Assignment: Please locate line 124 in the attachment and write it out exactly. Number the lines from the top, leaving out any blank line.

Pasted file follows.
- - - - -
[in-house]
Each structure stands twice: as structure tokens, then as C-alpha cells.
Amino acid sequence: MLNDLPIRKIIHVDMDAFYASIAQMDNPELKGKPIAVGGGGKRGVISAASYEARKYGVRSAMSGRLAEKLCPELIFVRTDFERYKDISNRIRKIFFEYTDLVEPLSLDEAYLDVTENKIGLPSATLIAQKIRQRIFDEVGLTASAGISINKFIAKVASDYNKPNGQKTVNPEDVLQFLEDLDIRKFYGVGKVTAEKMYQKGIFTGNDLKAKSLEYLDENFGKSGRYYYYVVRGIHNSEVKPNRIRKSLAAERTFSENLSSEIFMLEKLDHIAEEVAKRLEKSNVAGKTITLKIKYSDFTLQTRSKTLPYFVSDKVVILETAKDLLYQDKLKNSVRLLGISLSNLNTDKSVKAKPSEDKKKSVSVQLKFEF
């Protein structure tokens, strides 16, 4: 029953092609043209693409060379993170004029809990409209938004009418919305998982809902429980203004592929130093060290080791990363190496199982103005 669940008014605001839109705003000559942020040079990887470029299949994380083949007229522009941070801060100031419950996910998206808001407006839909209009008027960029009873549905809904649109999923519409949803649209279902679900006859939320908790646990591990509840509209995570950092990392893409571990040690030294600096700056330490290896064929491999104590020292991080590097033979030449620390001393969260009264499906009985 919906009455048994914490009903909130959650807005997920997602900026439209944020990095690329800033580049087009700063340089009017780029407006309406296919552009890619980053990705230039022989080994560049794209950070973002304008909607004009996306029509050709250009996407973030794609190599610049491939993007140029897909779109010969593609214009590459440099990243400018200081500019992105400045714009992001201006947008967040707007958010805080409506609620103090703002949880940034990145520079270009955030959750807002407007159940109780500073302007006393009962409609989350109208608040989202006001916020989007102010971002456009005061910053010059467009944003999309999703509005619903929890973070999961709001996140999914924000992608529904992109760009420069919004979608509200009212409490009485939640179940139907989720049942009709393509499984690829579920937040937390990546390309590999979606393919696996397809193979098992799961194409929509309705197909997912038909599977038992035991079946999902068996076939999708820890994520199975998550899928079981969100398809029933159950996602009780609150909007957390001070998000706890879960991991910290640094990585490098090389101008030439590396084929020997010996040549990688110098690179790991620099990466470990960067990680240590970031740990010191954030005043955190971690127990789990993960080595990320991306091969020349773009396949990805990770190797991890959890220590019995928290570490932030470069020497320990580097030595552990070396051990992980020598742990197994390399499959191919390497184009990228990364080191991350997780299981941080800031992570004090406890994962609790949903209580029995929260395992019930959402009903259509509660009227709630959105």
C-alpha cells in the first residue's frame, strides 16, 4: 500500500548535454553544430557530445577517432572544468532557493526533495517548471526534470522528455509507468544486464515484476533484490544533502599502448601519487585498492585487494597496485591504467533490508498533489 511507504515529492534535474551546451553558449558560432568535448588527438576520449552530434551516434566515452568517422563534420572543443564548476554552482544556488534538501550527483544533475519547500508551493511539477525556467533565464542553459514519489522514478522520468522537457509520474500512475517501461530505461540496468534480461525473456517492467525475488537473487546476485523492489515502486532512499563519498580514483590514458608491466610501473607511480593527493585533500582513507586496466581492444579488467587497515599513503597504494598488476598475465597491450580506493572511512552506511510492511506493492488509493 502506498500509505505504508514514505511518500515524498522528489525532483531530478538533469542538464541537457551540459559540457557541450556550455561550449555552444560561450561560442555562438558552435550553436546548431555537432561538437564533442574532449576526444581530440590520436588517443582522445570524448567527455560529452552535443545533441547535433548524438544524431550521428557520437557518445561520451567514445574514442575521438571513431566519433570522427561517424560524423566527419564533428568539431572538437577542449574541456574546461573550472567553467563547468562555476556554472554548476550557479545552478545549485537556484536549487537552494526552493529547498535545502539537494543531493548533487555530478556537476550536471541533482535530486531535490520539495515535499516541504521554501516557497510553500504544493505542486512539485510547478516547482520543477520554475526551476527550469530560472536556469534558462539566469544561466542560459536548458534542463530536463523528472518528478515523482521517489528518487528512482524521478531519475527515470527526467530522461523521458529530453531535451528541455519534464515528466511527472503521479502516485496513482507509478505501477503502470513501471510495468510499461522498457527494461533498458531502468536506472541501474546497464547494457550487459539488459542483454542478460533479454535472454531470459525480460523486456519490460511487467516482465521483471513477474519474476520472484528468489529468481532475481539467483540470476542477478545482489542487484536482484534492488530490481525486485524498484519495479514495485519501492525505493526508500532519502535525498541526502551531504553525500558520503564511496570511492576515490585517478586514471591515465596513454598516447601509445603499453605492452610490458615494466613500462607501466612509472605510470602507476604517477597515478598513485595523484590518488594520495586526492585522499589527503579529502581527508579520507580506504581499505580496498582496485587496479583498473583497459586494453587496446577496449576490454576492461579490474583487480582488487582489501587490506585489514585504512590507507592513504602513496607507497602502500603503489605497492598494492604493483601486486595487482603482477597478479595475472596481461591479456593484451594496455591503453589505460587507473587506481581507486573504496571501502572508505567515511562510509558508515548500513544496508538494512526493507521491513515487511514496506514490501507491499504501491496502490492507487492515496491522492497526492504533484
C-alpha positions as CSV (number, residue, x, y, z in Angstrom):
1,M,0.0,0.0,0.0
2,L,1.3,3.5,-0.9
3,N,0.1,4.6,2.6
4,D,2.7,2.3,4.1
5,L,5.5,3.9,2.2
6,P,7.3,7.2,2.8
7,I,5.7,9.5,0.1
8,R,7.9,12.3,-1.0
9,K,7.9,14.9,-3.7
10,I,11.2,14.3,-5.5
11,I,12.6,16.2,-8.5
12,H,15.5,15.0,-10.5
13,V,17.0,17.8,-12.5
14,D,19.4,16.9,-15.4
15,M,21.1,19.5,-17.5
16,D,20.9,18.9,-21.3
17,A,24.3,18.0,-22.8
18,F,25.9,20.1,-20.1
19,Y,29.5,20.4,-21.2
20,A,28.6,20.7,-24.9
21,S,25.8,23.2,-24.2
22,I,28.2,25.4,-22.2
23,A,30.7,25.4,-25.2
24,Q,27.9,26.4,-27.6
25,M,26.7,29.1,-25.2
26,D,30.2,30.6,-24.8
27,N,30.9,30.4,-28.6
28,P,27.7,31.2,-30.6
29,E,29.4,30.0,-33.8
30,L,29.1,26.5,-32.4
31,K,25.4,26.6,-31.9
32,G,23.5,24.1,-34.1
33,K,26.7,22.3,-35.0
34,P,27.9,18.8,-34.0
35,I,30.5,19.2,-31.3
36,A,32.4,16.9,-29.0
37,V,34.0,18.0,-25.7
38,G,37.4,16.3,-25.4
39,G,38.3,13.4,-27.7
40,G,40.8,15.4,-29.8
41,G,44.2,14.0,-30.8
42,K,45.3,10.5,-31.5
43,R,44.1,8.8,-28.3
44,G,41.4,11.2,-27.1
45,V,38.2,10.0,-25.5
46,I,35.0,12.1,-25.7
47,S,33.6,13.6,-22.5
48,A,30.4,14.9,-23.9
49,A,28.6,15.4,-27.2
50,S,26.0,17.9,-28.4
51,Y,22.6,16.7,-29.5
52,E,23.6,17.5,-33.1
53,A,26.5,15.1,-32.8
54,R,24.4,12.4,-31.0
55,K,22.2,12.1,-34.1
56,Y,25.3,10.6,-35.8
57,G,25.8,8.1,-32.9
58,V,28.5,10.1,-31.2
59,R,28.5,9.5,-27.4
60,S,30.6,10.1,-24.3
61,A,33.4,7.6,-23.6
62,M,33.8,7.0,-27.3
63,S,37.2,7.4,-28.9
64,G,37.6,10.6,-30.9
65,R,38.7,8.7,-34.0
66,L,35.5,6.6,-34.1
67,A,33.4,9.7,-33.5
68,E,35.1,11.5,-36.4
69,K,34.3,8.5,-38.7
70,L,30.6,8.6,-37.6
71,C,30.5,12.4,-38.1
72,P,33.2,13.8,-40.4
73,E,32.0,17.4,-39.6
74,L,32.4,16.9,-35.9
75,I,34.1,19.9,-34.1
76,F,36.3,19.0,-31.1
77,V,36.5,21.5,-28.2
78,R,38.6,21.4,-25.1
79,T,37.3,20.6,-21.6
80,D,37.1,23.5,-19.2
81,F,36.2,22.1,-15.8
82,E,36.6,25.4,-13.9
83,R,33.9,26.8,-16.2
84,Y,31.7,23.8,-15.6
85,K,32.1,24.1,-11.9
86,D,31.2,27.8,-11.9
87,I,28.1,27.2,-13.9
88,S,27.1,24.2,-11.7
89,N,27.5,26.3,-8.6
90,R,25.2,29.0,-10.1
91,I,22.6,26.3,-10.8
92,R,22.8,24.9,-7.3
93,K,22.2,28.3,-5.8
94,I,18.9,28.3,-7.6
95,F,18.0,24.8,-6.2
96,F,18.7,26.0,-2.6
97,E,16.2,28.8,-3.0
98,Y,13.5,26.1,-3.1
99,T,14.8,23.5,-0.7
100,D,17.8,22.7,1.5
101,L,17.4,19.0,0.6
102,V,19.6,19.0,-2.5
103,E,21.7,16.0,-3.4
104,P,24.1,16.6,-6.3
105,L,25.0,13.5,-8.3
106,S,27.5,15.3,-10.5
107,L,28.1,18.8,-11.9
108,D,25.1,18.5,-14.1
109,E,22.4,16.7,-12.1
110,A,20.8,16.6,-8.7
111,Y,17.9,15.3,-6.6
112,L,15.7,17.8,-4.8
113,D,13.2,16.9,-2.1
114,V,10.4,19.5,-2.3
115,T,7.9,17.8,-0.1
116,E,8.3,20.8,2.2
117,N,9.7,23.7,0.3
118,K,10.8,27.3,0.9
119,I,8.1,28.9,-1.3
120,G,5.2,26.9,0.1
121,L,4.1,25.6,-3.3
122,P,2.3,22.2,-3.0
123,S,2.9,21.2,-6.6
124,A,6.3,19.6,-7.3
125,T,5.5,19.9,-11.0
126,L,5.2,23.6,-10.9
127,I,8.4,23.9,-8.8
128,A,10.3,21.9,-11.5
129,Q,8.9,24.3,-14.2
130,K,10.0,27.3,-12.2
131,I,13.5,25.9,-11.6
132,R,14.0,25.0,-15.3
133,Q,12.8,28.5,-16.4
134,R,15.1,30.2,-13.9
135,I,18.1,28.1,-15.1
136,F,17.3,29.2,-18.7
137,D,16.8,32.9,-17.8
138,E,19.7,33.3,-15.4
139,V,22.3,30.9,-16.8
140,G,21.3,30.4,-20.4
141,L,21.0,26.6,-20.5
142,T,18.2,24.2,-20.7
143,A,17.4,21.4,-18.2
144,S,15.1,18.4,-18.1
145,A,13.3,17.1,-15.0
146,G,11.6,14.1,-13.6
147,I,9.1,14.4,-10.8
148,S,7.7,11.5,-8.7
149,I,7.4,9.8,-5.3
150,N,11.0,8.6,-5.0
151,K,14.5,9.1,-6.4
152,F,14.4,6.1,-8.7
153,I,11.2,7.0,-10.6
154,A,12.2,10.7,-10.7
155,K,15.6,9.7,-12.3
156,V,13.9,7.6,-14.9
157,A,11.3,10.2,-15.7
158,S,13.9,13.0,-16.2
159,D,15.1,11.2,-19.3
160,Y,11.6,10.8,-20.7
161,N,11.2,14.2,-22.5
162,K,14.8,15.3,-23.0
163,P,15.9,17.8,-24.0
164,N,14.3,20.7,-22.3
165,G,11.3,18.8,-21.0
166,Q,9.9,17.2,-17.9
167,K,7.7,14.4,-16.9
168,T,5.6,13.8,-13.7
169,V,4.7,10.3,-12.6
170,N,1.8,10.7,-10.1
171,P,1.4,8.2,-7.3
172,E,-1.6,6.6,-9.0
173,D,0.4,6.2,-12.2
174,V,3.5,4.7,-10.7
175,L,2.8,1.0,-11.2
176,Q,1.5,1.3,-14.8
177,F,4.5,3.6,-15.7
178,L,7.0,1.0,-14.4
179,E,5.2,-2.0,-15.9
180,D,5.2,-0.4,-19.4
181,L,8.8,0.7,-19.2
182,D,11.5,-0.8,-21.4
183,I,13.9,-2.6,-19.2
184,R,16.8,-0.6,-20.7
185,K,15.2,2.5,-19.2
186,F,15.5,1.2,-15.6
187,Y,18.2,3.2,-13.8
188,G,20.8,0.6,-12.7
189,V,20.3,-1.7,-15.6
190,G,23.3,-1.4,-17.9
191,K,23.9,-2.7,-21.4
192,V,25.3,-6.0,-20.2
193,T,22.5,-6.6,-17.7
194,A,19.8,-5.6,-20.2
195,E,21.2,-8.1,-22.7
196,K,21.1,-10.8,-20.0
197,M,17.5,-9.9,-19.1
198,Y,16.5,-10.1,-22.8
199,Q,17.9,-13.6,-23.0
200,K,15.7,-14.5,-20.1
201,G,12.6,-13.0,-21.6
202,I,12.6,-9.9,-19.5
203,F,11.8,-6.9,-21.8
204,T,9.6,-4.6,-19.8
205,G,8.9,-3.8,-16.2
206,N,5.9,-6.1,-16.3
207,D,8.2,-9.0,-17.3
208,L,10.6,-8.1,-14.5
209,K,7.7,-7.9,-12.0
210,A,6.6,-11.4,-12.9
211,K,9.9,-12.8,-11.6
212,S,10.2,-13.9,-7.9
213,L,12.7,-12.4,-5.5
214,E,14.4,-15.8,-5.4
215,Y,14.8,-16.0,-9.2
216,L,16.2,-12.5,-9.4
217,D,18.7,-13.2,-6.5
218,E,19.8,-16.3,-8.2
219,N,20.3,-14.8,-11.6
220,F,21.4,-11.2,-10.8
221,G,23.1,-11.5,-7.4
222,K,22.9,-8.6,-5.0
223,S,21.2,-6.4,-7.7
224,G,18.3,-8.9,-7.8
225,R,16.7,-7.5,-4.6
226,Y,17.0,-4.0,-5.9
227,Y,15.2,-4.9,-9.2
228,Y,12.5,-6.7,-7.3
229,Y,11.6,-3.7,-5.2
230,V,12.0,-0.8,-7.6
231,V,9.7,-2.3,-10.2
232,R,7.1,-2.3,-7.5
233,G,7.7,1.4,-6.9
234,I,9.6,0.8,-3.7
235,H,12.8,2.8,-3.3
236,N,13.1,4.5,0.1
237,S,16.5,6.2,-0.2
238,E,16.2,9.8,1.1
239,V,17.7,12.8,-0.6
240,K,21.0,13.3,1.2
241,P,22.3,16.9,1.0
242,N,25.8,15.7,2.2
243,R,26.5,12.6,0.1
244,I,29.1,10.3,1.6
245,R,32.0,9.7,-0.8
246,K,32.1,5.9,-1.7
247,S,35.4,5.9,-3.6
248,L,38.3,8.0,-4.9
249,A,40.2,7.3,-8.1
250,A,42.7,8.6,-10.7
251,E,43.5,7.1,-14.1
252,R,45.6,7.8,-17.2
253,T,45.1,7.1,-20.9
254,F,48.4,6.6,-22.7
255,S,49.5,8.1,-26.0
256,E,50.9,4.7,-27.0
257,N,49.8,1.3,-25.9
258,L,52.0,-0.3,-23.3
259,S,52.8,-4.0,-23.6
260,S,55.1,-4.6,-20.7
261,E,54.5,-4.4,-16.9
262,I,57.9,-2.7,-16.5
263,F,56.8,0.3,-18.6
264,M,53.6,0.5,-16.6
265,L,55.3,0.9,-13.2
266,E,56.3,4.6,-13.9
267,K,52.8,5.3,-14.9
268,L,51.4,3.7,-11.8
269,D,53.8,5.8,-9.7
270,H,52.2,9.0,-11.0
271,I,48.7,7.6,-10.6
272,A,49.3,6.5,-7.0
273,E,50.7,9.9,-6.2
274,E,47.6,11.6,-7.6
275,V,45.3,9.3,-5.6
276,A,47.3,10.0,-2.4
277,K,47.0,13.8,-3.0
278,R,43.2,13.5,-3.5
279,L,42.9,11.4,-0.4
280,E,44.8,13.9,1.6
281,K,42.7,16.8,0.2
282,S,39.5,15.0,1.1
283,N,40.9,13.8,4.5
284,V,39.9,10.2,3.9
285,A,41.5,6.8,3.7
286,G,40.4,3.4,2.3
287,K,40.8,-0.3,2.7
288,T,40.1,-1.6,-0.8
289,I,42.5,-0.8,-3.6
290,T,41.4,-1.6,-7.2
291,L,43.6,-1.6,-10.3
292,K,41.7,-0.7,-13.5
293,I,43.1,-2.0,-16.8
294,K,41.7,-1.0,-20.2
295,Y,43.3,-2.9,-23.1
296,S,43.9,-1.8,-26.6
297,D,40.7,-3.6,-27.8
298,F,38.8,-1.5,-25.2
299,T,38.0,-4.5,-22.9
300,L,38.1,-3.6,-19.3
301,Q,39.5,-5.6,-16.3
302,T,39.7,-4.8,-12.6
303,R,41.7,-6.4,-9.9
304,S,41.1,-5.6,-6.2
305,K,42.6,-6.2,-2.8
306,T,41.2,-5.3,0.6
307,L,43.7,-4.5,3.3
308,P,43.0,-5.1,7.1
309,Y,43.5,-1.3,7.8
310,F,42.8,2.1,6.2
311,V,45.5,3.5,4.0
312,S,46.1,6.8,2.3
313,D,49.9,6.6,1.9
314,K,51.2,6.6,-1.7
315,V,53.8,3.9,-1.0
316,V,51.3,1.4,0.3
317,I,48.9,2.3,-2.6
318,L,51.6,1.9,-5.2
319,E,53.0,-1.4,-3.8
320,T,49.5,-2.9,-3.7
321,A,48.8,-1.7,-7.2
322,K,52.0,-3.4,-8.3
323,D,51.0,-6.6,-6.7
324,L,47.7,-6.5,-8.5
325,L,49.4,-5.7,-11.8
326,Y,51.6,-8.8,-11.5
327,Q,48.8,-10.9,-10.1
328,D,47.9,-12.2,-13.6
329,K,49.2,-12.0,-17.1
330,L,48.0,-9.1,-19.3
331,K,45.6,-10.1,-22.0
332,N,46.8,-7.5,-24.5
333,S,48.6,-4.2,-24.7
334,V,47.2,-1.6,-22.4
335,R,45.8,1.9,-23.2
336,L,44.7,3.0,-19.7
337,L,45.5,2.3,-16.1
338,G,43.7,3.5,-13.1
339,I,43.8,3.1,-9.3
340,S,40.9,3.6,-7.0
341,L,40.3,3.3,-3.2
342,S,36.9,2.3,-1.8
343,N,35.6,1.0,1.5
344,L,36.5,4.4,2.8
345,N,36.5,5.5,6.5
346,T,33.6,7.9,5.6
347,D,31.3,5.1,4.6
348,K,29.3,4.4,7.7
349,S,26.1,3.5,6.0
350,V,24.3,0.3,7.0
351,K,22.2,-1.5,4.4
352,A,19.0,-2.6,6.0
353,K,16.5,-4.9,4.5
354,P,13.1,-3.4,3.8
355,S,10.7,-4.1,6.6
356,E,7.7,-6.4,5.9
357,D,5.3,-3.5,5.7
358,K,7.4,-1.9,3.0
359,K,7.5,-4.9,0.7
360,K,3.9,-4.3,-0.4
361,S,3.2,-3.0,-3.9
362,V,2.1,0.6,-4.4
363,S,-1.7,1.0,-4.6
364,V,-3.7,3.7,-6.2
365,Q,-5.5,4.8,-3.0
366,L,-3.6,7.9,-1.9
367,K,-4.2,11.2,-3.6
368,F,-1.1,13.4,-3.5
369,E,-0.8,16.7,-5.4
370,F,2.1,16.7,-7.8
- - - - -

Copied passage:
118,K,10.8,27.3,0.9